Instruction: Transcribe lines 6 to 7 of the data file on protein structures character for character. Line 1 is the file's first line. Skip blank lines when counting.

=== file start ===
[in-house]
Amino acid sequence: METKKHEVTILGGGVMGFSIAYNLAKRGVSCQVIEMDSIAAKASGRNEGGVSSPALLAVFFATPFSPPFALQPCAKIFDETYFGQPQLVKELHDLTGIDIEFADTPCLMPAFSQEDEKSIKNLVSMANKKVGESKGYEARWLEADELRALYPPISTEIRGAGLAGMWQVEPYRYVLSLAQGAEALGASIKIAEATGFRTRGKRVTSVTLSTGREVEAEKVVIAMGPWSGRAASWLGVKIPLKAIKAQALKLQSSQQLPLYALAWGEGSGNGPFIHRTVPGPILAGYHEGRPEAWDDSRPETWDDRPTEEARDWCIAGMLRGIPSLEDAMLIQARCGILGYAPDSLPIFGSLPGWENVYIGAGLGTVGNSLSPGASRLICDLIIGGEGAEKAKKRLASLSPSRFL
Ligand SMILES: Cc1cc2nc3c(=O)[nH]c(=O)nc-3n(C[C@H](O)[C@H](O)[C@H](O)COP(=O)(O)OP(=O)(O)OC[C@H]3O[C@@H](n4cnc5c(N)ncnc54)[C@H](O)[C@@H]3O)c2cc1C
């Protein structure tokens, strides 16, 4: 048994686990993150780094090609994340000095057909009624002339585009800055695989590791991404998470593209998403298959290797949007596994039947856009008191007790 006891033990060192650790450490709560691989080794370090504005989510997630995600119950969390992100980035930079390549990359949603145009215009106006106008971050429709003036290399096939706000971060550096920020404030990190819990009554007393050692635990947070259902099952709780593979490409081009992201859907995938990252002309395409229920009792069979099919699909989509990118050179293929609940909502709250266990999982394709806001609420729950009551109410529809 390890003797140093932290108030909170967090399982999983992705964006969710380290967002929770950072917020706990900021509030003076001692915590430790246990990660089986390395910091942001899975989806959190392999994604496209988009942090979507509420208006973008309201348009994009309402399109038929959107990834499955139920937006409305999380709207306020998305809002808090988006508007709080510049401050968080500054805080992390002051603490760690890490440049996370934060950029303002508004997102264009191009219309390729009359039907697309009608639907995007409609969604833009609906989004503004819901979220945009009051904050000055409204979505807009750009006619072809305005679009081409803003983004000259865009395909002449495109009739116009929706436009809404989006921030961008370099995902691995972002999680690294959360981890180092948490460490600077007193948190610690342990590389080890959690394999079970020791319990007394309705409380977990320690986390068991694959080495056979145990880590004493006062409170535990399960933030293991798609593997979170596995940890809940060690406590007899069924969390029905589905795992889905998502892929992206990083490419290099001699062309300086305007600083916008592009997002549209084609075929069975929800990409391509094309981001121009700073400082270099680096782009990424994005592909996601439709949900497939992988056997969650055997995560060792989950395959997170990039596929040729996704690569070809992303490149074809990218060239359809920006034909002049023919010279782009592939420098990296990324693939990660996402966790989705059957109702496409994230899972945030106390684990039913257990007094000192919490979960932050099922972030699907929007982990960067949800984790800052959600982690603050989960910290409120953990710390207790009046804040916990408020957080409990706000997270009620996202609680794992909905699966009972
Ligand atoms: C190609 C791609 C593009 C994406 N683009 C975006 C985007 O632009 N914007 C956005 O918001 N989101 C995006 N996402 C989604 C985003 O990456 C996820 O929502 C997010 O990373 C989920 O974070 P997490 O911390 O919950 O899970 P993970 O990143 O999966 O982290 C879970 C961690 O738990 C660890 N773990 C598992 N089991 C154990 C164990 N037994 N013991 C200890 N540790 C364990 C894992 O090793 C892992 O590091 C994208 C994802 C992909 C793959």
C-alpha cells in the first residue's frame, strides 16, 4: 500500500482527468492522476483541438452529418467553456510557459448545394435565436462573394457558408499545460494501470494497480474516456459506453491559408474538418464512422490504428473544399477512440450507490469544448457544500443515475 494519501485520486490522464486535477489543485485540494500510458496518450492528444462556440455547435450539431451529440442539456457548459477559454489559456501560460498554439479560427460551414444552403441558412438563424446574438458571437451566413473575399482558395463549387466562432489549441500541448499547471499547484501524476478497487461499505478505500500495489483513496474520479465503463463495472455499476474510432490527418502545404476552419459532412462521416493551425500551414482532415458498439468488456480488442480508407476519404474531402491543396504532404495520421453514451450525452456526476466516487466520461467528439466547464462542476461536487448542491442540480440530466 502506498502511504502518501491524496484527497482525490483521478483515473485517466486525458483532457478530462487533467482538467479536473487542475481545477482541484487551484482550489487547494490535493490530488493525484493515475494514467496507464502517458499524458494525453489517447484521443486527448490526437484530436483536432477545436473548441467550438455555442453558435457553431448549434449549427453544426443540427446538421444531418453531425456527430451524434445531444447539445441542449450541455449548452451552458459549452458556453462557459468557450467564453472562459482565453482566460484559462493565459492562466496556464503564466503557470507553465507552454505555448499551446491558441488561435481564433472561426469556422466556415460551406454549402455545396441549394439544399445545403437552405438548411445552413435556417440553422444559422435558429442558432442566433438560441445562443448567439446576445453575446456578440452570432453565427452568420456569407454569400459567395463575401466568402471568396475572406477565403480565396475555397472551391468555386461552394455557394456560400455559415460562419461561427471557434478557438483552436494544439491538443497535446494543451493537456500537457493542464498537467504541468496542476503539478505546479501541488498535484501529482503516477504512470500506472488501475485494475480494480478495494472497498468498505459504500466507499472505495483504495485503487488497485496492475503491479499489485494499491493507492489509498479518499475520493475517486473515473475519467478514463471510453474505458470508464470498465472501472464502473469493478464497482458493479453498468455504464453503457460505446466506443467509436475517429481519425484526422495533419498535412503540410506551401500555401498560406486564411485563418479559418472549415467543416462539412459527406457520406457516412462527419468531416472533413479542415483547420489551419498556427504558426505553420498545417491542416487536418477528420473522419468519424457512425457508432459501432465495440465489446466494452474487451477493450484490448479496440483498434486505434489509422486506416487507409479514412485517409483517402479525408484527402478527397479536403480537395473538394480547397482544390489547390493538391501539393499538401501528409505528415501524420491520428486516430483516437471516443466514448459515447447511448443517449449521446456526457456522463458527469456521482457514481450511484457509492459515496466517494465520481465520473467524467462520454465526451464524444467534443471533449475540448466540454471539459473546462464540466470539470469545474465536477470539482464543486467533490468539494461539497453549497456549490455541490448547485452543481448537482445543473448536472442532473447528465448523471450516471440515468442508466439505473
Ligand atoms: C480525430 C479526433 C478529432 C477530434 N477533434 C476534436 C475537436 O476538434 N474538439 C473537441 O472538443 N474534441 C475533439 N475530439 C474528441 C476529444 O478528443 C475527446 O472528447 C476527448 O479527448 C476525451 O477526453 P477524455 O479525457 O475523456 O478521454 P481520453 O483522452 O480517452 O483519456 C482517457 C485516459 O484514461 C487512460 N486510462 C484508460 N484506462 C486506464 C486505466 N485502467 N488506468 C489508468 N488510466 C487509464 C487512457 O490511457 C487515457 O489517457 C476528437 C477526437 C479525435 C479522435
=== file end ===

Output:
C-alpha cells in the first residue's frame, strides 16, 4: 500500500482527468492522476483541438452529418467553456510557459448545394435565436462573394457558408499545460494501470494497480474516456459506453491559408474538418464512422490504428473544399477512440450507490469544448457544500443515475 494519501485520486490522464486535477489543485485540494500510458496518450492528444462556440455547435450539431451529440442539456457548459477559454489559456501560460498554439479560427460551414444552403441558412438563424446574438458571437451566413473575399482558395463549387466562432489549441500541448499547471499547484501524476478497487461499505478505500500495489483513496474520479465503463463495472455499476474510432490527418502545404476552419459532412462521416493551425500551414482532415458498439468488456480488442480508407476519404474531402491543396504532404495520421453514451450525452456526476466516487466520461467528439466547464462542476461536487448542491442540480440530466 502506498502511504502518501491524496484527497482525490483521478483515473485517466486525458483532457478530462487533467482538467479536473487542475481545477482541484487551484482550489487547494490535493490530488493525484493515475494514467496507464502517458499524458494525453489517447484521443486527448490526437484530436483536432477545436473548441467550438455555442453558435457553431448549434449549427453544426443540427446538421444531418453531425456527430451524434445531444447539445441542449450541455449548452451552458459549452458556453462557459468557450467564453472562459482565453482566460484559462493565459492562466496556464503564466503557470507553465507552454505555448499551446491558441488561435481564433472561426469556422466556415460551406454549402455545396441549394439544399445545403437552405438548411445552413435556417440553422444559422435558429442558432442566433438560441445562443448567439446576445453575446456578440452570432453565427452568420456569407454569400459567395463575401466568402471568396475572406477565403480565396475555397472551391468555386461552394455557394456560400455559415460562419461561427471557434478557438483552436494544439491538443497535446494543451493537456500537457493542464498537467504541468496542476503539478505546479501541488498535484501529482503516477504512470500506472488501475485494475480494480478495494472497498468498505459504500466507499472505495483504495485503487488497485496492475503491479499489485494499491493507492489509498479518499475520493475517486473515473475519467478514463471510453474505458470508464470498465472501472464502473469493478464497482458493479453498468455504464453503457460505446466506443467509436475517429481519425484526422495533419498535412503540410506551401500555401498560406486564411485563418479559418472549415467543416462539412459527406457520406457516412462527419468531416472533413479542415483547420489551419498556427504558426505553420498545417491542416487536418477528420473522419468519424457512425457508432459501432465495440465489446466494452474487451477493450484490448479496440483498434486505434489509422486506416487507409479514412485517409483517402479525408484527402478527397479536403480537395473538394480547397482544390489547390493538391501539393499538401501528409505528415501524420491520428486516430483516437471516443466514448459515447447511448443517449449521446456526457456522463458527469456521482457514481450511484457509492459515496466517494465520481465520473467524467462520454465526451464524444467534443471533449475540448466540454471539459473546462464540466470539470469545474465536477470539482464543486467533490468539494461539497453549497456549490455541490448547485452543481448537482445543473448536472442532473447528465448523471450516471440515468442508466439505473
Ligand atoms: C480525430 C479526433 C478529432 C477530434 N477533434 C476534436 C475537436 O476538434 N474538439 C473537441 O472538443 N474534441 C475533439 N475530439 C474528441 C476529444 O478528443 C475527446 O472528447 C476527448 O479527448 C476525451 O477526453 P477524455 O479525457 O475523456 O478521454 P481520453 O483522452 O480517452 O483519456 C482517457 C485516459 O484514461 C487512460 N486510462 C484508460 N484506462 C486506464 C486505466 N485502467 N488506468 C489508468 N488510466 C487509464 C487512457 O490511457 C487515457 O489517457 C476528437 C477526437 C479525435 C479522435